The U.S. special envoy for Iran, Brian Hook, said on Wednesday that Washington now wanted to negotiate a treaty that included Tehran's ballistic missile program and its regional behavior.
Instead, the Iranians are holding talks with European powers, along with Russian Federation and China, aimed at devising mechanisms to circumvent USA financial penalties and thereby salvage the original deal.
Washington remains open to talks with the Iranian leadership to conclude a new Treaty to replace the so-called "nuclear deal", which States came out a few months ago, unilaterally.
"U.S. calls JCPOA (the nuclear deal) a personal agreement between two governments, claiming it seeks a treaty". A treaty would require approval by the Senate.
According to Hook, Iran's supreme leader Ali Khamenei, President Hassan Rouhani and Foreign Minister Mohammed Javad Zarif "have all indicated that they're not interested in talking". "That is insufficient in our system of government if you want to have something enduring and sustainable".
Iran views the United States as acting in bad faith by withdrawing from a deal and has longed blamed Washington for stoking instability in the Middle East.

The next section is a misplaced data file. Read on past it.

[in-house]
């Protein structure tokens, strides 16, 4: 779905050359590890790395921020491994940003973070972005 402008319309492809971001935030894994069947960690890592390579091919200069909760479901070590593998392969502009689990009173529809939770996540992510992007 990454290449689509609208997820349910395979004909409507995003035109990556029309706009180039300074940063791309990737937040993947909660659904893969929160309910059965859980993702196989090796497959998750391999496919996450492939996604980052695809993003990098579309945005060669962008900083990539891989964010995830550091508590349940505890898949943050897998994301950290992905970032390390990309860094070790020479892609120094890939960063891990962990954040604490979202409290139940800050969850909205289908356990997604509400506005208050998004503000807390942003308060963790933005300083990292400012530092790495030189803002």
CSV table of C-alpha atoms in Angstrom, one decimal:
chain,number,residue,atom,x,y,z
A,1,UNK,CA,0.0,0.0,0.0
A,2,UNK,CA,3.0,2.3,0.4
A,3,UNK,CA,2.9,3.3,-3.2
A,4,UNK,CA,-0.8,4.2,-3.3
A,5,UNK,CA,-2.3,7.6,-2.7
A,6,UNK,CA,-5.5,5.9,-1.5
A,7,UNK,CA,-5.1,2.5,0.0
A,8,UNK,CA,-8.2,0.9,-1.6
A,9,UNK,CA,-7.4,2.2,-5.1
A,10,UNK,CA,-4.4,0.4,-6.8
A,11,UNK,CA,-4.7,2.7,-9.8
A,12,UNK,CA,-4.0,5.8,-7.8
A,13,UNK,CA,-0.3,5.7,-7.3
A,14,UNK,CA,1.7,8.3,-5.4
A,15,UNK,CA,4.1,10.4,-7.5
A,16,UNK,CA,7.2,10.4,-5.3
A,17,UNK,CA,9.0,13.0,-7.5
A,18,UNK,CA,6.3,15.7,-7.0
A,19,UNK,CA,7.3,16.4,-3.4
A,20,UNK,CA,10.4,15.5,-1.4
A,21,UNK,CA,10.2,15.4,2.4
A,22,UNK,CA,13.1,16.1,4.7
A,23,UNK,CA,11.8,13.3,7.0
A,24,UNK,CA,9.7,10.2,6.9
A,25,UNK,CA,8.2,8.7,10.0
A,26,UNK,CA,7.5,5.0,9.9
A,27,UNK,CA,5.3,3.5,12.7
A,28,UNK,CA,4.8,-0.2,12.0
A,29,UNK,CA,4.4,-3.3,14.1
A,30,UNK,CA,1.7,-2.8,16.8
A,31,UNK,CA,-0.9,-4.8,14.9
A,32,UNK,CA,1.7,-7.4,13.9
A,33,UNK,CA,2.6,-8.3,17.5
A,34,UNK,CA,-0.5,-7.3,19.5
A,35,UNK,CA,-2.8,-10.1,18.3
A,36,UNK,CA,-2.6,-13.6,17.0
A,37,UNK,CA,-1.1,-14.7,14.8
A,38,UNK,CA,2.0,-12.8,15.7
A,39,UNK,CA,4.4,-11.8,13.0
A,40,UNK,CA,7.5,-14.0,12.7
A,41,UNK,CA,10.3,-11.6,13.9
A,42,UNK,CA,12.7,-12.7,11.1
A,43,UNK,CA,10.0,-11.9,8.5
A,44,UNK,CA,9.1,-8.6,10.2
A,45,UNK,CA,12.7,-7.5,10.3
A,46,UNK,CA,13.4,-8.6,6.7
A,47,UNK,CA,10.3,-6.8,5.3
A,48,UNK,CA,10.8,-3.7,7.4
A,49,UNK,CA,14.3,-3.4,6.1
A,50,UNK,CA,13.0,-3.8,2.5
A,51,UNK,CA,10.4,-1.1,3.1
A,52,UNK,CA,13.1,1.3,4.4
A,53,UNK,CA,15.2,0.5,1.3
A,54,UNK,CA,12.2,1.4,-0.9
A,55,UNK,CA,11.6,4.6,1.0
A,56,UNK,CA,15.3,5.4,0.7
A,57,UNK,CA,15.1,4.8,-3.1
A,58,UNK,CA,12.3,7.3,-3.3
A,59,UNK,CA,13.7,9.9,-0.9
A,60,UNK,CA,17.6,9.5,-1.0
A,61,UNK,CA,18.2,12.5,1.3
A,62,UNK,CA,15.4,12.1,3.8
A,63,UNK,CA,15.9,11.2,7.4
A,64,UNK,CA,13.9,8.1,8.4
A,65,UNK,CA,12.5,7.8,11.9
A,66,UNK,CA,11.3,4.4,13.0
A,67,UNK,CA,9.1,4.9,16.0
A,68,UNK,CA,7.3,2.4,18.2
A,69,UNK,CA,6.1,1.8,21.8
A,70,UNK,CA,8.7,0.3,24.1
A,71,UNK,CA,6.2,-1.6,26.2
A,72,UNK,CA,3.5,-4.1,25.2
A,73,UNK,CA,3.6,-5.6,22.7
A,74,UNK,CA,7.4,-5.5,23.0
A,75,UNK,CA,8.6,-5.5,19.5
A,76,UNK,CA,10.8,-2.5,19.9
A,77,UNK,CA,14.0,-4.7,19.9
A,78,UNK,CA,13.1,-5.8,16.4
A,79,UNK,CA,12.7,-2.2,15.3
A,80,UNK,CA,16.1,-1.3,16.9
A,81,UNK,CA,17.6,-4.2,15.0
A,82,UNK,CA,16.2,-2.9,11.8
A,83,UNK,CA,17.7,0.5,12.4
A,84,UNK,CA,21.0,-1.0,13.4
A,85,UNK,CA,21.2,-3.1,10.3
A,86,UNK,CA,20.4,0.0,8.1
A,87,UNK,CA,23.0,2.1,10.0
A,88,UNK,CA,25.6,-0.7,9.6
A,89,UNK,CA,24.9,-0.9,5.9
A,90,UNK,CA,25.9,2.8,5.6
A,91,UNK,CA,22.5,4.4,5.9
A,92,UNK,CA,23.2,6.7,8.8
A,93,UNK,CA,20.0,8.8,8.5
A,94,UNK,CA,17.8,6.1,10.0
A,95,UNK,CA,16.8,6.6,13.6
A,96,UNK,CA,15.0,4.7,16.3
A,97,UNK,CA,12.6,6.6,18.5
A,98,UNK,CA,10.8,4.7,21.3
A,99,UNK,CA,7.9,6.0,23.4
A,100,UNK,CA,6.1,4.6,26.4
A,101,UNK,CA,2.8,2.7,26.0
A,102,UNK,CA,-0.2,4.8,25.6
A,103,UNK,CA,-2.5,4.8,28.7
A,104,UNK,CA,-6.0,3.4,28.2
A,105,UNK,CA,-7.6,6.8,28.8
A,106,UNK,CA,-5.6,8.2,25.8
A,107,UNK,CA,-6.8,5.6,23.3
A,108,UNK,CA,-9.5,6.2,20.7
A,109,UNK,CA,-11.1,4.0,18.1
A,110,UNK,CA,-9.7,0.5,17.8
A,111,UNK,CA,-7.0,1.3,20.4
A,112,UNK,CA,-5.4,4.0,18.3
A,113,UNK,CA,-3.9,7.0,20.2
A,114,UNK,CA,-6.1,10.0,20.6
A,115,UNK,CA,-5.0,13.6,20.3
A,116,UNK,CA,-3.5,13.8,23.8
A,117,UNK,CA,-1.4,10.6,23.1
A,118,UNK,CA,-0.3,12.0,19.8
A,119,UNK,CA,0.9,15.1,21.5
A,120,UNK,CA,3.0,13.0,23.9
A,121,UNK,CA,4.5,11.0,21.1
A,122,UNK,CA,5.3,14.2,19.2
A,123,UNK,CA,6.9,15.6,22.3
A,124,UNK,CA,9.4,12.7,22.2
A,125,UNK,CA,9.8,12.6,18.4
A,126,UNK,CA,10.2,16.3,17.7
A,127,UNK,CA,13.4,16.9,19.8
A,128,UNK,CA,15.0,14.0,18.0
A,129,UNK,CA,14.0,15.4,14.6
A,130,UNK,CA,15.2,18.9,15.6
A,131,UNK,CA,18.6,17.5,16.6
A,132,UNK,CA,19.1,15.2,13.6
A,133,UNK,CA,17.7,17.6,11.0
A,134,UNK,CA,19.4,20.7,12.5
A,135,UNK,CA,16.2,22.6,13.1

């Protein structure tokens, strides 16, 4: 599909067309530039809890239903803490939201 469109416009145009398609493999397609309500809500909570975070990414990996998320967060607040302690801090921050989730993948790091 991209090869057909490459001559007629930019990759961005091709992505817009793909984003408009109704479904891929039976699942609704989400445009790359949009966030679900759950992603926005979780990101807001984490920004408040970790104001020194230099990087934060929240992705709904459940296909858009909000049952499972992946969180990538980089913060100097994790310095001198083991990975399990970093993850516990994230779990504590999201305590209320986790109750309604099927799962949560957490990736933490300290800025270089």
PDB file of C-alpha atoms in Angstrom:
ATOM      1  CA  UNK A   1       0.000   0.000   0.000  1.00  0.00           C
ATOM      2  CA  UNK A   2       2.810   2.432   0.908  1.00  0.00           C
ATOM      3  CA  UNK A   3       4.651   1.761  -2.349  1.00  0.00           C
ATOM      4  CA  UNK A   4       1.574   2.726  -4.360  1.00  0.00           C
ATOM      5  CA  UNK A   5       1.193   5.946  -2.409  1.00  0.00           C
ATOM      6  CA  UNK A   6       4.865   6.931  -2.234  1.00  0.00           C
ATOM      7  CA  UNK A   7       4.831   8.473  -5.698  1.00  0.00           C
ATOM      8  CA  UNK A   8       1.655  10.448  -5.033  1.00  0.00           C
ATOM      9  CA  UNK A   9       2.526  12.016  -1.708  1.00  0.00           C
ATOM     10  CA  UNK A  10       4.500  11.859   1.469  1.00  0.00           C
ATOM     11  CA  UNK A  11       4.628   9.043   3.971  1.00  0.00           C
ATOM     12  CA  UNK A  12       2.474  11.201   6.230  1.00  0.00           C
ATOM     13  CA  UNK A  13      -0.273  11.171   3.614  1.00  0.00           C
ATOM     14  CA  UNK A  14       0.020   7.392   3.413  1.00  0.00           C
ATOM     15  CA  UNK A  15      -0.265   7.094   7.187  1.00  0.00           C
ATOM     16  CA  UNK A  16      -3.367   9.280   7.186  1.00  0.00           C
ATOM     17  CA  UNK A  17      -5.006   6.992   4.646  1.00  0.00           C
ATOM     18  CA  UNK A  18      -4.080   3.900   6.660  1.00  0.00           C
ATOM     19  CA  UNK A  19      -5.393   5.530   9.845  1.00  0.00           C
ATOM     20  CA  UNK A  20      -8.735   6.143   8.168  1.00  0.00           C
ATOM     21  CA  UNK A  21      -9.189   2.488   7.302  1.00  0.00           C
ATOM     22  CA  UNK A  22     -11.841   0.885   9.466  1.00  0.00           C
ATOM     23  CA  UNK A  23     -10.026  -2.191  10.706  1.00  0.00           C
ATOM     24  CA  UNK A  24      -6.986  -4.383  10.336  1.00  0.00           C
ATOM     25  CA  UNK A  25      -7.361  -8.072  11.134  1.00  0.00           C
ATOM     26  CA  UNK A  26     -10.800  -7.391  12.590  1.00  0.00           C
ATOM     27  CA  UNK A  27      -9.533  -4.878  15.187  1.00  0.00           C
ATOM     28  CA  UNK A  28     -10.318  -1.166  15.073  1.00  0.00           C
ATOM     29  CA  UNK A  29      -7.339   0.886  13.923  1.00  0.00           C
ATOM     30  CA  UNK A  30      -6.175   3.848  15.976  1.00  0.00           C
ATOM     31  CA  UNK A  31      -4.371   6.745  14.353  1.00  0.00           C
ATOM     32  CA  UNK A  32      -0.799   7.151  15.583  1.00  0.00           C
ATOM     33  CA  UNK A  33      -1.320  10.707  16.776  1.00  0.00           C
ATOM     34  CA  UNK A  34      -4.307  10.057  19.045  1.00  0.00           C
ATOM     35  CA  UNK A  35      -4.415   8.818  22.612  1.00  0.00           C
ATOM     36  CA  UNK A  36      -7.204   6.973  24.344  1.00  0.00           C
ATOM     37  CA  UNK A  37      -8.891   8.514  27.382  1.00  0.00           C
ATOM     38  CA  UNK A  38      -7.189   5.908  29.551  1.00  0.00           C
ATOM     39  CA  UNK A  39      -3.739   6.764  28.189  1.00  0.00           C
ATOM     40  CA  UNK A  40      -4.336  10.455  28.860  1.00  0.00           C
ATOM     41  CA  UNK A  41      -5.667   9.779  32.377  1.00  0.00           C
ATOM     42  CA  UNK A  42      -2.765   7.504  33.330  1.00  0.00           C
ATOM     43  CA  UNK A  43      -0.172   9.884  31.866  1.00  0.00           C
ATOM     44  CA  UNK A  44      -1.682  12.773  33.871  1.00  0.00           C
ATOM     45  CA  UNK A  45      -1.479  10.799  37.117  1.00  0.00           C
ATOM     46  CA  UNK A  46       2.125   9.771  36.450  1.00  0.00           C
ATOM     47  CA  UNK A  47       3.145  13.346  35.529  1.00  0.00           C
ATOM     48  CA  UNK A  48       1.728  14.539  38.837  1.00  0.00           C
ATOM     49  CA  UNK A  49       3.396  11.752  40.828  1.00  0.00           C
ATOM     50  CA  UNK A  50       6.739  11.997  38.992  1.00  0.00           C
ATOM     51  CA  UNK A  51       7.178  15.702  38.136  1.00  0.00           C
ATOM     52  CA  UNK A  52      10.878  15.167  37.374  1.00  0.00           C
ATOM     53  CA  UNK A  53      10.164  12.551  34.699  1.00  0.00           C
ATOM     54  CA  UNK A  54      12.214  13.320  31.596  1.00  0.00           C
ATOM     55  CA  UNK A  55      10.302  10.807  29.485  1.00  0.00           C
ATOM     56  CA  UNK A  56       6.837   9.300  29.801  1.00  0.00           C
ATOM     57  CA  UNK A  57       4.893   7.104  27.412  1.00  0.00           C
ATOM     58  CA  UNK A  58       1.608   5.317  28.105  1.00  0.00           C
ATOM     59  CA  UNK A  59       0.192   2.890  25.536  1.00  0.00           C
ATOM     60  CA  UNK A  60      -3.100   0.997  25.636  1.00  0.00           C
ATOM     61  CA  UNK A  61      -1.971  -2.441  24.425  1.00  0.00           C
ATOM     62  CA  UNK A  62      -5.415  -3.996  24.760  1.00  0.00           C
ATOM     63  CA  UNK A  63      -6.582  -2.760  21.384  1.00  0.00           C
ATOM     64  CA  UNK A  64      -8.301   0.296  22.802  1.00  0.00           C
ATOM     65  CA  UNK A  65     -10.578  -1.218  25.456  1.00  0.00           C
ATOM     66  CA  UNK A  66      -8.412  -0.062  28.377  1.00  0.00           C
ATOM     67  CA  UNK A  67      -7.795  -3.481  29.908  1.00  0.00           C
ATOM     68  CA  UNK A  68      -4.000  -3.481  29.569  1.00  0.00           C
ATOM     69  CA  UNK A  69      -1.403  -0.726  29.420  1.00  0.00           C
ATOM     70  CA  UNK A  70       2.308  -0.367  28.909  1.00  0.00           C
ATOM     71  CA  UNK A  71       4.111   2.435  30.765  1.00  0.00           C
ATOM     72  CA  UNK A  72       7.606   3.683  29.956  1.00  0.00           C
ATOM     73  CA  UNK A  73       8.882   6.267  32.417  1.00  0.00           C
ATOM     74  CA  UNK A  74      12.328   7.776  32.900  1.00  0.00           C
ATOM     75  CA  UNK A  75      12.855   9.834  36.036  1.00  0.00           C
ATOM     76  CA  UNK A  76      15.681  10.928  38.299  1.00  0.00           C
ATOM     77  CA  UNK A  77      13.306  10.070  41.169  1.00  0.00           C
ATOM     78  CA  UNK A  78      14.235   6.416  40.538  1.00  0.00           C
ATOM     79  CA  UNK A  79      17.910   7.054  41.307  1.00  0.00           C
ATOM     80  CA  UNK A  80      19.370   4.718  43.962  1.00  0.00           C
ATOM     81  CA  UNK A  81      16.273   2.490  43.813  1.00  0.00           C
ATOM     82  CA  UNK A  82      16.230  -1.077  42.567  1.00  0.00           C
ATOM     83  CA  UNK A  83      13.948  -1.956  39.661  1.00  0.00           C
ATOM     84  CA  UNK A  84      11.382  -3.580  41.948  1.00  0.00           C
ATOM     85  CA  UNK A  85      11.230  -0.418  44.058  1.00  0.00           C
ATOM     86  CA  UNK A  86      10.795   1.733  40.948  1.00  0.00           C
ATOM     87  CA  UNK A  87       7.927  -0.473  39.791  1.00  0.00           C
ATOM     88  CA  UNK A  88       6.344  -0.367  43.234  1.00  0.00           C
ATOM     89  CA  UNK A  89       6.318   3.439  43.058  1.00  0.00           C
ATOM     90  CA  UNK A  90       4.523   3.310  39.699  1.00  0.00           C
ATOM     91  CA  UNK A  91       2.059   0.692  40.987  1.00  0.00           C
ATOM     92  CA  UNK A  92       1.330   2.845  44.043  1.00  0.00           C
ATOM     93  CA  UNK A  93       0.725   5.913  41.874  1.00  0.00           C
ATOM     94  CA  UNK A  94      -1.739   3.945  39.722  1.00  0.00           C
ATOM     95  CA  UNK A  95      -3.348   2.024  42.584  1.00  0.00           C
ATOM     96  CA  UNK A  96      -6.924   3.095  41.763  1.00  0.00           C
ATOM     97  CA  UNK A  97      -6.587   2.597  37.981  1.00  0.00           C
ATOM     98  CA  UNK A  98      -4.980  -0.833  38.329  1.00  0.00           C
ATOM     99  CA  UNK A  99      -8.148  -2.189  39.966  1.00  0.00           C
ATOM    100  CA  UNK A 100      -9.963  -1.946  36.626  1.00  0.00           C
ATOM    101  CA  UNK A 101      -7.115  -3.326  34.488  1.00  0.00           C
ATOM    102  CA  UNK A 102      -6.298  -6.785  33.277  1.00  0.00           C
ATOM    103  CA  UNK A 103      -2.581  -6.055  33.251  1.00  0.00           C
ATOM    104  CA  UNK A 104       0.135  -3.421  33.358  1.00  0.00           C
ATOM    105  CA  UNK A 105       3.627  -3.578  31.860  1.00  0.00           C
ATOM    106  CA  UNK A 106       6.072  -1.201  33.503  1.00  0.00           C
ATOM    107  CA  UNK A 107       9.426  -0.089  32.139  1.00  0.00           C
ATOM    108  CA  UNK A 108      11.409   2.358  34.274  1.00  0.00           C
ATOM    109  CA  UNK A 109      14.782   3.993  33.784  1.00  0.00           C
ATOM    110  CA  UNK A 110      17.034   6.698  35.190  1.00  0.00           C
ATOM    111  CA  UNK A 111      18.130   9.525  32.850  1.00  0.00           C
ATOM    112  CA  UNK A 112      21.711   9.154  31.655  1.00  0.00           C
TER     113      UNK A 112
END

Iran's top leadership has rejected U.S. offers for talks, including at the annual UN General Assembly starting in NY next week, after Mr Trump withdrew from the deal. "That's their position, we respect that".
According to Hook, the administration is enhancing its diplomatic efforts to make sure Iranian oil sales will be "close to zero" when tougher USA oil sanctions against Tehran are imposed on November 4. To date, Iran has shown little interest in engaging the American administration which in August re-imposed sanctions on Tehran with a second tranche targeting the country's crucial energy and shipping sectors set to take effect in November.
Hook said Iran posed an global threat to peace and security that went beyond the six major powers that sign the initial nuclear deal.
"The threats posed by Iran's support for terrorism are not confined to the Middle East; they are truly global", he said. European and Asian countries have been trying to salvage the nuclear deal despite new US sanctions against Tehran.